Video chat with Nobel Prize winner Joachim Frank
New York State Writers Institute director Paul Grondahl (M.A. in English, Class of 1984) interviews Nobel Prize winner, former UAlbany professor, poet, fiction writer, and former Albany resident Joachim Frank.
Frank, founder of the field of single-particle cryo-electron microscopy, shared the 2017 Nobel Prize in Chemistry with Jacques Dubochet and Richard Henderson for developing a technique to image biomolecules. Currently on faculty at Columbia University, Frank lived and worked in the Capital Region for more than three decades.
Alongside his scientific pursuits, Dr. Frank has maintained a lifelong devotion to the art of creative writing. A published poet and fiction writer, he has taken classes with William Kennedy, Steven Millhauser, Eugene Garber, and Jayne Anne Phillips.
His recent novel Aan Zee, is now available in paperback at The Book Loft.
Visit his website at https://franxfiction.com/ where you can read German Chancellor Angela Merkel's letter of good wishes sent on the occasion of his 80th birthday.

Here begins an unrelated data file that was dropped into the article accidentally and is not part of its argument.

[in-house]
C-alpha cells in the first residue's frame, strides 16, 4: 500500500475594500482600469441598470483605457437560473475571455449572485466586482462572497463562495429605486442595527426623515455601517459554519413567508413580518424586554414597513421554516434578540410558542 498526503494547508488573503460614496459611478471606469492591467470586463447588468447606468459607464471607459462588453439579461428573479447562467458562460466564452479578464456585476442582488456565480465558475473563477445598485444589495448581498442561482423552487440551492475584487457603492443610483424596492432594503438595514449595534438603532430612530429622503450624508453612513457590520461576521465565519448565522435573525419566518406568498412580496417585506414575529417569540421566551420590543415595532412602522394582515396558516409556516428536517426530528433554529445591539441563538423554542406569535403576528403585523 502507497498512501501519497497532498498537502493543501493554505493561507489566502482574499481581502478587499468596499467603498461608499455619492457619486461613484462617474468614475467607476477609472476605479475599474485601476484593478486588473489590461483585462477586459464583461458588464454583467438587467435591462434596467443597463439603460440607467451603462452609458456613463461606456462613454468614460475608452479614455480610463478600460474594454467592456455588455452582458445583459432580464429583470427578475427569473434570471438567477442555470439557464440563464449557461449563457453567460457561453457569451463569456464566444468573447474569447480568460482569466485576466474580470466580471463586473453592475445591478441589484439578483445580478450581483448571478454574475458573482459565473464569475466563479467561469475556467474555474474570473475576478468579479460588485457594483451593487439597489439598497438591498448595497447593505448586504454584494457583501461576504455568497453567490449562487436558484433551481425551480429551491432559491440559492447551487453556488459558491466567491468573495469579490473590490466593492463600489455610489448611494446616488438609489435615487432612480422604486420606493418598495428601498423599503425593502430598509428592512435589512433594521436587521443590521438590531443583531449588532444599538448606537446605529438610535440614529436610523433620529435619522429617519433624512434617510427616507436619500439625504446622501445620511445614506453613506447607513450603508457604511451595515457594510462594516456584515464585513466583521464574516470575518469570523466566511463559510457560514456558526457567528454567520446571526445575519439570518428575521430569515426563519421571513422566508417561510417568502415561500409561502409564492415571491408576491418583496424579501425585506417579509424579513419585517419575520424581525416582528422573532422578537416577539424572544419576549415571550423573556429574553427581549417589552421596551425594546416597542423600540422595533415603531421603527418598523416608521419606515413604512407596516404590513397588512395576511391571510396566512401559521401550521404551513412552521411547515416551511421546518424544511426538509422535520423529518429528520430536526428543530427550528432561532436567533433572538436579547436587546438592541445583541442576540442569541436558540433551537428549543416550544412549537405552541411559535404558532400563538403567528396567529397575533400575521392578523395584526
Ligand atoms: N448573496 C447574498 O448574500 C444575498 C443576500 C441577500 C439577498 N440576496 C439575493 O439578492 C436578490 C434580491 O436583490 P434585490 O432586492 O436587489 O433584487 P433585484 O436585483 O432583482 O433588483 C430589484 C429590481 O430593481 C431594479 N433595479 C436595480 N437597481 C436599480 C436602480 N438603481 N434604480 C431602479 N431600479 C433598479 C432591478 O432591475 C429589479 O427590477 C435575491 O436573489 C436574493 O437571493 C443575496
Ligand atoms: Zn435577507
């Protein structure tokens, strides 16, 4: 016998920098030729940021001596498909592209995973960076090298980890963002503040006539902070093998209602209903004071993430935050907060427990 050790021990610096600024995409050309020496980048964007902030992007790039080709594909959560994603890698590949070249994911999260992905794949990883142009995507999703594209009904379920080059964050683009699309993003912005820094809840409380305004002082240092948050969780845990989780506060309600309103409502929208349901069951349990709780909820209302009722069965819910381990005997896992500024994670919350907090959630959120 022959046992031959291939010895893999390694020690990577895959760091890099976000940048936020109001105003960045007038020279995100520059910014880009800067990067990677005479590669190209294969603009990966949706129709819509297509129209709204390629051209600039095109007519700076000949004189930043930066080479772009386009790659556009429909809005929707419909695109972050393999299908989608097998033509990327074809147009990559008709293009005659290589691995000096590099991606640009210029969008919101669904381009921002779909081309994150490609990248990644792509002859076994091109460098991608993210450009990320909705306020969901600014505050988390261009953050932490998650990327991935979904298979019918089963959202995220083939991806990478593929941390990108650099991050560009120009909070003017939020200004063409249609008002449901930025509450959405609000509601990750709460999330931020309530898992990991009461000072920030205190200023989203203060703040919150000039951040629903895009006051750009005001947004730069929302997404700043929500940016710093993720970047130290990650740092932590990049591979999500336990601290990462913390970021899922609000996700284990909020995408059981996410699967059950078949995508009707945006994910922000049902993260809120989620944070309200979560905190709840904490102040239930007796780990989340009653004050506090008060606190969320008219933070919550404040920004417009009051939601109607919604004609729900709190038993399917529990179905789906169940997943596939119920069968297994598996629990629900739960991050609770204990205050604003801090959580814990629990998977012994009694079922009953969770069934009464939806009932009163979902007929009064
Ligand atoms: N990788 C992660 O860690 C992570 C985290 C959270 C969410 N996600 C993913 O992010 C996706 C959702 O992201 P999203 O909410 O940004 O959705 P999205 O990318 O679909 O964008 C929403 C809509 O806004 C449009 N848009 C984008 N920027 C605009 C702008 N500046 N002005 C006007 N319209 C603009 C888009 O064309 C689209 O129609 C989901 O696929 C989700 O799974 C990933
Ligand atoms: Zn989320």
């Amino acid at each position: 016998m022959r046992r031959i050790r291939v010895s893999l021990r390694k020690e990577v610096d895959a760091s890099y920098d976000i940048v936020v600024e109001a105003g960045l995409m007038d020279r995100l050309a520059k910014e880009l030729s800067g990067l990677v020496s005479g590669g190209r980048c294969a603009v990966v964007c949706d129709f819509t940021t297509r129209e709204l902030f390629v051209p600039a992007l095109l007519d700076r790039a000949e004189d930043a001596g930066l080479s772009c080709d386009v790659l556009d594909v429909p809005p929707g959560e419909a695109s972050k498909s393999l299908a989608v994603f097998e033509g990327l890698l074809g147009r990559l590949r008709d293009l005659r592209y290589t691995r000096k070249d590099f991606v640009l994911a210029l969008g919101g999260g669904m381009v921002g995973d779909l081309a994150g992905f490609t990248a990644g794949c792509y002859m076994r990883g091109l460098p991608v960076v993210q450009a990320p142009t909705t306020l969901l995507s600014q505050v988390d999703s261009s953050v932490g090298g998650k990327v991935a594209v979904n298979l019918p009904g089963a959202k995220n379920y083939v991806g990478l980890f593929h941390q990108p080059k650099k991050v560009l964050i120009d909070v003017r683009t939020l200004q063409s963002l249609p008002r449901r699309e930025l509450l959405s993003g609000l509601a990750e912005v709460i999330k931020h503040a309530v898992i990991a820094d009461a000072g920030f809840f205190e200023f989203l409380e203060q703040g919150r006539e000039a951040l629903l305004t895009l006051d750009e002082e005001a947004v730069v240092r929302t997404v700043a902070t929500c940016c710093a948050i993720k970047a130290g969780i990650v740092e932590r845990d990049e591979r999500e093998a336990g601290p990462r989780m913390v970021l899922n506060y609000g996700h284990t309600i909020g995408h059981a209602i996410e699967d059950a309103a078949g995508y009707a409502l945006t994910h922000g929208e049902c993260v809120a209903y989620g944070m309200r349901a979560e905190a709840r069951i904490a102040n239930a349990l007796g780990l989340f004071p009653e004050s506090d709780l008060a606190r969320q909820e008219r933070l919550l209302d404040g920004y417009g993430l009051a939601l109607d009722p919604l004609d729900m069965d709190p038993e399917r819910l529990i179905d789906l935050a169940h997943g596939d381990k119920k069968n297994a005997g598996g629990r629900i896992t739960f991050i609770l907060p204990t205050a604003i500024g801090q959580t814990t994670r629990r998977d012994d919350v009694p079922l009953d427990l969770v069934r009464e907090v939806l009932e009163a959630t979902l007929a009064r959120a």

A few months after traveling to Stockholm to receive his Nobel Prize, Frank visited UAlbany in March 2018. A standing room only crowd of former colleagues, students, and community members greeted him for events on campus and at the State Museum.
In a Wall Street Journal story published shortly after the Nobel Prize announced, "A Nobel Prize-Winning Scientist’s Literary Ambitions," Frank shows his abiding love for the writing: “While he sees his Nobel as a crowning achievement in his day job, he also hopes it will help bring more attention to his other career, as a fiction writer. Dr. Frank is the author of three unpublished novels and dozens of short stories. He has been writing almost as long as he has been teaching and researching chemistry.”
Frank is also a photographer who has had a number of exhibitions. During an interview with Adam Smith, Chief Scientific Officer of Nobel Media, Frank explains his fascination for photography, "I’m just very visually oriented. So I see patterns, I see structures very, very fast in a background and so forth. So I have a view when I walk around, sometimes I take pictures."
Frank received notification of his Nobel Prize by phone. In the New York Times story announcing the award, "[Frank] received his phone call at 5:18 a.m. New York time. He said recently his dog has been barking earlier and earlier in the morning, waking up him and his wife. 'This time it was not the dog,' he said."
Below, watch Joachim Frank deliver his Nobel Lecture on December 8, 2017 at the Aula Magna, Stockholm University.